I have a dual boot system with drives that store data which I use to share between windows/linux. I want to setup an automount for these drives. I tried this to setup auto mounting on Ubuntu 18.04. After adding this line to /etc/fstab

/dev/sdb1 /media/user/Downloads fuseblk defaults 0 2

the system went into emergency mode after reboot. I used vim to delete that line and I'm back to figuring out how to handle auto mounting my hdd on boot so I don't have to do it each time.

I used findmnt to get the file system info. this was the output:

├─/media/user/Downloads               /dev/sdb1      fuseblk         rw,nosuid,nodev,relatime,user_id=0,group_id=0,default_permissions,allow_other,blksize=4096

Does anyone know how to accomplish auto mounting for dual boot systems? Is there a package I can use instead? Please let me know, thank you in advance.


Automounting indeed involves adding a line to the configuration file /etc/fstab. The line contains six fields, separated by a space or tab, (1) the reference to the device you want to mount (device name or reference to UUID or LABEL), (2) the mount point, i.e., the folder where the mounted device is going to appear, (3) the file system, (4) the mount options, (5) the "dump" flag and (6) the priority for file system check during startup.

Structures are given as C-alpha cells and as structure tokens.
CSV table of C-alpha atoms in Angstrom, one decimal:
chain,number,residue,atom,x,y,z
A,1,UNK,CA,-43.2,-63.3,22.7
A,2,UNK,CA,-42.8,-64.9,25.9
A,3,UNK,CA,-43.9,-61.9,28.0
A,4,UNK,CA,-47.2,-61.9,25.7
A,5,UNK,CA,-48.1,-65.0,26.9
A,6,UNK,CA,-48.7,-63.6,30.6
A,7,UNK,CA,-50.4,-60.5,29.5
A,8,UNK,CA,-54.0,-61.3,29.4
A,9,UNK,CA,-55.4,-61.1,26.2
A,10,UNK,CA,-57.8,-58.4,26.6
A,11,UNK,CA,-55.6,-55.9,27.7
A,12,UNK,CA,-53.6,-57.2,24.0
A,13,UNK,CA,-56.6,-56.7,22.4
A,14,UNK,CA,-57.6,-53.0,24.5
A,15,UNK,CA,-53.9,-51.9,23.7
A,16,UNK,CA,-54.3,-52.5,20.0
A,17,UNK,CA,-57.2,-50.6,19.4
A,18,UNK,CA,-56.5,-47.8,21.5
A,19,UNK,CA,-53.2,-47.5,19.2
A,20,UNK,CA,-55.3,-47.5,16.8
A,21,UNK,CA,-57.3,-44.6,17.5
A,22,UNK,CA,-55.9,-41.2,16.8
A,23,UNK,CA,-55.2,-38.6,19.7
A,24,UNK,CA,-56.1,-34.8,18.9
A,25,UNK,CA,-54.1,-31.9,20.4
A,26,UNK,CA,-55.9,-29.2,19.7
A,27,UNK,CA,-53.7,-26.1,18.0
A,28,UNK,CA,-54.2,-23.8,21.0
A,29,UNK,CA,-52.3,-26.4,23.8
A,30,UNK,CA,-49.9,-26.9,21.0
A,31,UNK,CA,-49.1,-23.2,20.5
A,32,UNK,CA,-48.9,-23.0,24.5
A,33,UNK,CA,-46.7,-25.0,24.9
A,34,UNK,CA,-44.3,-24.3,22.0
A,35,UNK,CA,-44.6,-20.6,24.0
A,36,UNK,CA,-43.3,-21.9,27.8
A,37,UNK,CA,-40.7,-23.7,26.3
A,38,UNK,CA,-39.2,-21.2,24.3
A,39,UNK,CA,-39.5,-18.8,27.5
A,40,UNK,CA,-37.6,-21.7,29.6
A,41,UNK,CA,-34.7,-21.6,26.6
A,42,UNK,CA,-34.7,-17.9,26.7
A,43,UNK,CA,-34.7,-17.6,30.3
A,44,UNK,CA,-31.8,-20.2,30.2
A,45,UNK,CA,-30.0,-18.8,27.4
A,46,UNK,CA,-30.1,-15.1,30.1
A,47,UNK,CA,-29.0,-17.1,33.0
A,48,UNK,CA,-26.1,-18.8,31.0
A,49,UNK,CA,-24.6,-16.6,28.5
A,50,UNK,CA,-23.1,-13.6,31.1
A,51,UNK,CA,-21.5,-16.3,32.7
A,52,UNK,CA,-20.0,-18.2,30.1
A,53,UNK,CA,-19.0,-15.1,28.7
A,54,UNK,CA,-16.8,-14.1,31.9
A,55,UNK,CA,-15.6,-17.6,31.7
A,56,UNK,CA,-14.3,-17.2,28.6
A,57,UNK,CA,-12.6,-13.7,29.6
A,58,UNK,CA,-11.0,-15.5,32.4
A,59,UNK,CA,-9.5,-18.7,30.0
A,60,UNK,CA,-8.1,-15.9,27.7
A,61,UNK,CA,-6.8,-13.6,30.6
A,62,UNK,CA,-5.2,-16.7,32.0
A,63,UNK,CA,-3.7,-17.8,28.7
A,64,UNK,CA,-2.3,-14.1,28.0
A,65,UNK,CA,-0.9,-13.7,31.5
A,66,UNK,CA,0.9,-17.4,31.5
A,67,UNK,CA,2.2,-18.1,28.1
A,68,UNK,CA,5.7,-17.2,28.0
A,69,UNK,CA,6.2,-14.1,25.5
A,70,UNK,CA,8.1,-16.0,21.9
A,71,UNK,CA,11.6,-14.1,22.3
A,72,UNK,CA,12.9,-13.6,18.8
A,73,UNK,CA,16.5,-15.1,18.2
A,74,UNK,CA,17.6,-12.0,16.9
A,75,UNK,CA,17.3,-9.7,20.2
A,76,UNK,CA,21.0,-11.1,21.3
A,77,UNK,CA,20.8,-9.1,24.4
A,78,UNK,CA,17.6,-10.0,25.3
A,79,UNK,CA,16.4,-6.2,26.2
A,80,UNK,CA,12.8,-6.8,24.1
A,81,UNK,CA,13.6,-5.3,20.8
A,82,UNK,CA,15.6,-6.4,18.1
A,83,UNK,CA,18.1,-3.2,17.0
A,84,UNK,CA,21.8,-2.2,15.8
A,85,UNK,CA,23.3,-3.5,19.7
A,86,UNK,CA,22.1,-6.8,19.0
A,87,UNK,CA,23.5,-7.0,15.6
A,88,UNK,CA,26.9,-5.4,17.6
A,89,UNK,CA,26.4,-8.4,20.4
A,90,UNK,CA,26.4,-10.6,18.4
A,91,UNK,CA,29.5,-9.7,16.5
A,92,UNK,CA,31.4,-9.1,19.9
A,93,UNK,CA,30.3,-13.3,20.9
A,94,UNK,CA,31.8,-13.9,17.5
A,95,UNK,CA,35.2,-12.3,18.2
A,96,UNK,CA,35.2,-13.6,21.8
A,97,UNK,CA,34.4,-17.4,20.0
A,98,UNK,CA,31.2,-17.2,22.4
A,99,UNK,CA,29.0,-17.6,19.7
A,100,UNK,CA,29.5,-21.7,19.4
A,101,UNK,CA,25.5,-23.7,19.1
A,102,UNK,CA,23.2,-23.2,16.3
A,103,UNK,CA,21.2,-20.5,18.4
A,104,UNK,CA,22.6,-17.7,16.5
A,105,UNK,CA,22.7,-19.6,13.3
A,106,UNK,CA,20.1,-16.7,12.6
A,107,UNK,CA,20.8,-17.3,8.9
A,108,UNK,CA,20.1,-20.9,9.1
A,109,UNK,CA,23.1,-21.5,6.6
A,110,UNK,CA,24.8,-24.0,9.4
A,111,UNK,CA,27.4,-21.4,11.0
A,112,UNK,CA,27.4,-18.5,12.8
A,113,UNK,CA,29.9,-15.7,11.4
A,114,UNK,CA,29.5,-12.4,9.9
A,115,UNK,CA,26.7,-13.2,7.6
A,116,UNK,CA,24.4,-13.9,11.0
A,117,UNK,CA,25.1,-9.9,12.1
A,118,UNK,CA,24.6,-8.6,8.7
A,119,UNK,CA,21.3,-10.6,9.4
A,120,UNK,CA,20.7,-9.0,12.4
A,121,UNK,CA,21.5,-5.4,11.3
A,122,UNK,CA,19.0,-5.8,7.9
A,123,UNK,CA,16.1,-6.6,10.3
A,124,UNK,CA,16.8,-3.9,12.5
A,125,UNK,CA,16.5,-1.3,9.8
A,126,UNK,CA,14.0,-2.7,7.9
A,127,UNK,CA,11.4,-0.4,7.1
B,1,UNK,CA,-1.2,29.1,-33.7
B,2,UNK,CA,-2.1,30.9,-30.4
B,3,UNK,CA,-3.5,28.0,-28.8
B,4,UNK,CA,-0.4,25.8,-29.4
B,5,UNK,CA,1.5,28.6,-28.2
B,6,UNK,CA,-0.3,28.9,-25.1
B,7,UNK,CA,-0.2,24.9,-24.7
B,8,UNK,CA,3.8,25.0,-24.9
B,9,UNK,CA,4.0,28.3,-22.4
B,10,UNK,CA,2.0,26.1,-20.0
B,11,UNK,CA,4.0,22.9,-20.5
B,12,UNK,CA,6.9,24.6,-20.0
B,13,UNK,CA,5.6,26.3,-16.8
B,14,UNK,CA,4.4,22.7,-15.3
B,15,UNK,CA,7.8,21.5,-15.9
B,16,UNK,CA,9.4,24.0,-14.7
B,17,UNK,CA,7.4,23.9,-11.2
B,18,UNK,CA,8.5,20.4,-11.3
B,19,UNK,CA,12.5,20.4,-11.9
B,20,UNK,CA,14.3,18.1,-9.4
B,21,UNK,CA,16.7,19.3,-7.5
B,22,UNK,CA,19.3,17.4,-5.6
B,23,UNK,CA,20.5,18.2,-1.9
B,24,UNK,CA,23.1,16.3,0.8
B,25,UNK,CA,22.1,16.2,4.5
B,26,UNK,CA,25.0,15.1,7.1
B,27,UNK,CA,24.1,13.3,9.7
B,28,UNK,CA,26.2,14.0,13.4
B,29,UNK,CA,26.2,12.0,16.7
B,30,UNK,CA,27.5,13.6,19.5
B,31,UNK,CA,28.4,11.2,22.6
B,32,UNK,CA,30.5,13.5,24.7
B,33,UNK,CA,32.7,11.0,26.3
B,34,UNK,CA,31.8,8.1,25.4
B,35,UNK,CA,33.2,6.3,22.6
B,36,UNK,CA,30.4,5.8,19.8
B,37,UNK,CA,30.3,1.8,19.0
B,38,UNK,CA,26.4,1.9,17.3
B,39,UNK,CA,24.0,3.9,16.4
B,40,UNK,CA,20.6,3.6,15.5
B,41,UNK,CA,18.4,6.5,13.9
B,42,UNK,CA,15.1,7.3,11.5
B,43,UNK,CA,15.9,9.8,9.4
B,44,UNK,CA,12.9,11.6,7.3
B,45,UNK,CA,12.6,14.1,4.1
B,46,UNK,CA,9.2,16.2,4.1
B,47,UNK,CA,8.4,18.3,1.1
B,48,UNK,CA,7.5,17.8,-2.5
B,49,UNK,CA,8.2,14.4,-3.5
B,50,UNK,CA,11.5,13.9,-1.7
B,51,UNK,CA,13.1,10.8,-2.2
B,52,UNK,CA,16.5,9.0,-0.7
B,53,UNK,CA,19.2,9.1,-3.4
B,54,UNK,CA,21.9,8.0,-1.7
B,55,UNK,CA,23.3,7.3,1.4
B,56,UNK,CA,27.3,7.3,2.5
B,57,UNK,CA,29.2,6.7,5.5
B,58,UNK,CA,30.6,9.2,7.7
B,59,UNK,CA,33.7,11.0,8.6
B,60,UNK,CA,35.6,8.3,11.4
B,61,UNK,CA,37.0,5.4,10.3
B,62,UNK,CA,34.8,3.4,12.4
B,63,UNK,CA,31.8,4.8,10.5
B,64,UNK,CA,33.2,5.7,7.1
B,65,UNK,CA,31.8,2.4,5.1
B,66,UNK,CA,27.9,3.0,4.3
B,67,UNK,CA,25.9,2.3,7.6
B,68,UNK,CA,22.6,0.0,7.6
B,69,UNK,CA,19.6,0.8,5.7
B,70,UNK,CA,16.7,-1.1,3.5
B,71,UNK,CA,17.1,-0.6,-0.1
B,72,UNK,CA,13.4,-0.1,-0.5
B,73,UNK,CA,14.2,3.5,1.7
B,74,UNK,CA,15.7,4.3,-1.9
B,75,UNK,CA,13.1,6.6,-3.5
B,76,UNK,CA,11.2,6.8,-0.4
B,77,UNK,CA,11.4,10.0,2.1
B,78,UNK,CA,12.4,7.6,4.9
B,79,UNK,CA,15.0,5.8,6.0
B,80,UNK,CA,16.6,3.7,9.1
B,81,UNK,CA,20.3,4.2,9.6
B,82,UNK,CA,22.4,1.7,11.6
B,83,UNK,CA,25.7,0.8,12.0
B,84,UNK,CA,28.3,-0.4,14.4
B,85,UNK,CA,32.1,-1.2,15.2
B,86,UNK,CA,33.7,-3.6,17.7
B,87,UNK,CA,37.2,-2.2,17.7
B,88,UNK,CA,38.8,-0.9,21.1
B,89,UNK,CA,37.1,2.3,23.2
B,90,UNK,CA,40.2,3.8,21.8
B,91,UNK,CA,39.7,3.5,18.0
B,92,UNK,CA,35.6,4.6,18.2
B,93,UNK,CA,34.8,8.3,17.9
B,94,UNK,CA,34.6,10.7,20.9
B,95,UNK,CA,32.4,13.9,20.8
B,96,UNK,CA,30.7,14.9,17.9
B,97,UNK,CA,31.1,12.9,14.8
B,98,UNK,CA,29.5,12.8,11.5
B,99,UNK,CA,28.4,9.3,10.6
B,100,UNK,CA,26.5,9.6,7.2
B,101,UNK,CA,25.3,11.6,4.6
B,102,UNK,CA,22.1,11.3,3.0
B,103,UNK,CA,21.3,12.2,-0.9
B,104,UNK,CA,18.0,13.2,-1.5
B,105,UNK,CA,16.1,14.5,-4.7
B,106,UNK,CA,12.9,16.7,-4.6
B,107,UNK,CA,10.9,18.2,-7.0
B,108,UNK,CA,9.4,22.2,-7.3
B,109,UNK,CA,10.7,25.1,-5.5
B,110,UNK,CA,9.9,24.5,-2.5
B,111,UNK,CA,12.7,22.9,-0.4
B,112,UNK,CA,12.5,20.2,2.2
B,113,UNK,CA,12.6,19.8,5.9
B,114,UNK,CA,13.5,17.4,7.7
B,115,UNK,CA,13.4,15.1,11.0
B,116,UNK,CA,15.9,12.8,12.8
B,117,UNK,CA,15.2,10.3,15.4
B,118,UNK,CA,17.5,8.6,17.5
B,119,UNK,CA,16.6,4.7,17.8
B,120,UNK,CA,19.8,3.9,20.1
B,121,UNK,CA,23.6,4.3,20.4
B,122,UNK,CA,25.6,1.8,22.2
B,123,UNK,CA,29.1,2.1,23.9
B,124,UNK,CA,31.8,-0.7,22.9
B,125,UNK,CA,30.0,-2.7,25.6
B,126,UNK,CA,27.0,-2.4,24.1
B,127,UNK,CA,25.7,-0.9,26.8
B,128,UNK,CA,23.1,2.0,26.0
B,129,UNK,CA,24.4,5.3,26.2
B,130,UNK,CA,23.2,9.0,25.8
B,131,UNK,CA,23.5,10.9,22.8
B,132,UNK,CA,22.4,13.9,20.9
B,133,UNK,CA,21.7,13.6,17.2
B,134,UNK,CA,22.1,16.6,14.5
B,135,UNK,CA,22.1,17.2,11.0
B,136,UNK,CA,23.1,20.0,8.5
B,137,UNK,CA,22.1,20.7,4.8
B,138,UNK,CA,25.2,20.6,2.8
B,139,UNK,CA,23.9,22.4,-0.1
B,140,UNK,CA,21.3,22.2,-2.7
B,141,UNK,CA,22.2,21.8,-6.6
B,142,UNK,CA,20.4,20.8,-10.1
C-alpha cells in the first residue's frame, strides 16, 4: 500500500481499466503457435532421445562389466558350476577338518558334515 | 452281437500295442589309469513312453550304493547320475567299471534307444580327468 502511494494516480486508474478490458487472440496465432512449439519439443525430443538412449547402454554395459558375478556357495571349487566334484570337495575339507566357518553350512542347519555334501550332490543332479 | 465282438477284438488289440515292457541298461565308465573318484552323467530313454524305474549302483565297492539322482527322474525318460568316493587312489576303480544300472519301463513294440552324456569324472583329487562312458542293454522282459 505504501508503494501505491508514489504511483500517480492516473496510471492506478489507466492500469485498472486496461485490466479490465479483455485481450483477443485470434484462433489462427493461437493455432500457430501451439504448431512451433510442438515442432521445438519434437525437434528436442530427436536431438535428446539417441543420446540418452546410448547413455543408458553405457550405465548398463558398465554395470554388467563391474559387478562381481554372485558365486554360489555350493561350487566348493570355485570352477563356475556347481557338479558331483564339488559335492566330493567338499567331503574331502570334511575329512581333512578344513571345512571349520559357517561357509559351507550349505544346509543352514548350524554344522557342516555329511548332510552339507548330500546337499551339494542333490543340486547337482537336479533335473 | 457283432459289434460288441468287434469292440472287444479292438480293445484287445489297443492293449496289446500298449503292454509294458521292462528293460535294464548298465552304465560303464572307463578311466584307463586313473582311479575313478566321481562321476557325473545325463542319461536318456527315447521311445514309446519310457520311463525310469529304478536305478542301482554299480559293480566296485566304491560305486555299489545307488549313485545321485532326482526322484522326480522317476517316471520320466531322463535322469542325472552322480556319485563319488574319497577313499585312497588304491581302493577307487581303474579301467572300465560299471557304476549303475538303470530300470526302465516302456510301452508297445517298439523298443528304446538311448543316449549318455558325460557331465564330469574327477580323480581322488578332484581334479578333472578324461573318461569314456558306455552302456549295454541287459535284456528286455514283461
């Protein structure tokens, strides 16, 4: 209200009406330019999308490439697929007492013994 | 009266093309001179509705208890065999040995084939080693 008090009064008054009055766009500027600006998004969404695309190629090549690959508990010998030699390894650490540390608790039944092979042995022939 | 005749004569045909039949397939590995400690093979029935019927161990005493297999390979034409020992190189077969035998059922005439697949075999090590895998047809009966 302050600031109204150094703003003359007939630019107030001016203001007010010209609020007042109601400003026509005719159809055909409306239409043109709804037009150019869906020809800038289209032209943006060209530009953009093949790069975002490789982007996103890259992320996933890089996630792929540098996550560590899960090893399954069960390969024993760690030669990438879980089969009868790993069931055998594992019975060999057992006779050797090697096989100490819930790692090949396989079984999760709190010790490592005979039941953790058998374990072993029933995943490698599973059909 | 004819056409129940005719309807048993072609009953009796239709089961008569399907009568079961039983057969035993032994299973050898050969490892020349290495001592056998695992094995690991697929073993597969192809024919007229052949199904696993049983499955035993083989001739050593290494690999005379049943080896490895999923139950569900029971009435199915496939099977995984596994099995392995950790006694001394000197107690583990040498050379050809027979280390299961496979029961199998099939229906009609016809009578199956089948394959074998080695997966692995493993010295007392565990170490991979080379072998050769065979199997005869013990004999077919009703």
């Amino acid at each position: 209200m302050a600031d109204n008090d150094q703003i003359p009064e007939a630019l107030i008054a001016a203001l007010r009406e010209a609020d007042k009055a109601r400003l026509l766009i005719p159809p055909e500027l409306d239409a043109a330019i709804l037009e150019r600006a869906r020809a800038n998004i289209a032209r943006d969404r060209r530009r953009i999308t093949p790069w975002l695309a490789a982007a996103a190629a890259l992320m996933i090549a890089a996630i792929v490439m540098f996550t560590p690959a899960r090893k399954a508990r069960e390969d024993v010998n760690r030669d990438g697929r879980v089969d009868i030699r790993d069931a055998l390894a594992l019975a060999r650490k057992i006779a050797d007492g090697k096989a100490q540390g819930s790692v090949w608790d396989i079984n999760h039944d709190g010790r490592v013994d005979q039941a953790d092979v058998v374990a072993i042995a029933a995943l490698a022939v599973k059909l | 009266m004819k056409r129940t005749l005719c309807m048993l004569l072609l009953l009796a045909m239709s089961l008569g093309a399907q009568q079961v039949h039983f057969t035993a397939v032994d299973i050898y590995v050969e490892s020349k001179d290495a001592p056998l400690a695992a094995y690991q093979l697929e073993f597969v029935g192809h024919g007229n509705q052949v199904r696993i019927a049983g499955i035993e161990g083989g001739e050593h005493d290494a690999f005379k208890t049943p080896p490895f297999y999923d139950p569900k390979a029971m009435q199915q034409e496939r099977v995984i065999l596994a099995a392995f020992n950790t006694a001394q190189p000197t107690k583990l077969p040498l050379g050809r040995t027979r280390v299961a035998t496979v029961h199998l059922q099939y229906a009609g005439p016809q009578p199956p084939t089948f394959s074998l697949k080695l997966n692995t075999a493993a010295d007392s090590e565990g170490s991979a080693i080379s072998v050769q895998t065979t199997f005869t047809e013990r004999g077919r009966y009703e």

In your specific case, you most likely should substitute fuseblk by the actual file system of your device. You can easily see this in the output of the terminal command sudo blkid. Look in the line for your device, in your case apparently /dev/sdb1, and see what is listed for TYPE=. That will likely be ntfs or vfat for a drive that can also be read by Windows. Substitute fuseblk by the correct file system type as given by the command.

To quickly check whether your change is successful, you do not need to reboot. You can issue a command sudo mount -a to process /etc/fstab again. If all is well, you should see no output and your device will be accessible under /media/user/Downloads.

Ubuntu actually offers a tool that allows you to set up automounting using a graphical user interface rather than the terminal. This tool is "Disks". Select the partition you want to mount, then click the gear icon. One of the menu items allows you to edit mount options.

  • thank you for the detailed explanation. I'll test it out as soon as I'm done installing a few things. side note I just discovered that fuseblk is not a file system, rather it's how ntfs partition is reported by the mount command. – Pachuca May 12 '19 at 15:24
  • tried the same line and changed fuseblk to ntfs than I had to sudo mkdir /media/user/Downloads and it worked! – Pachuca May 12 '19 at 18:33

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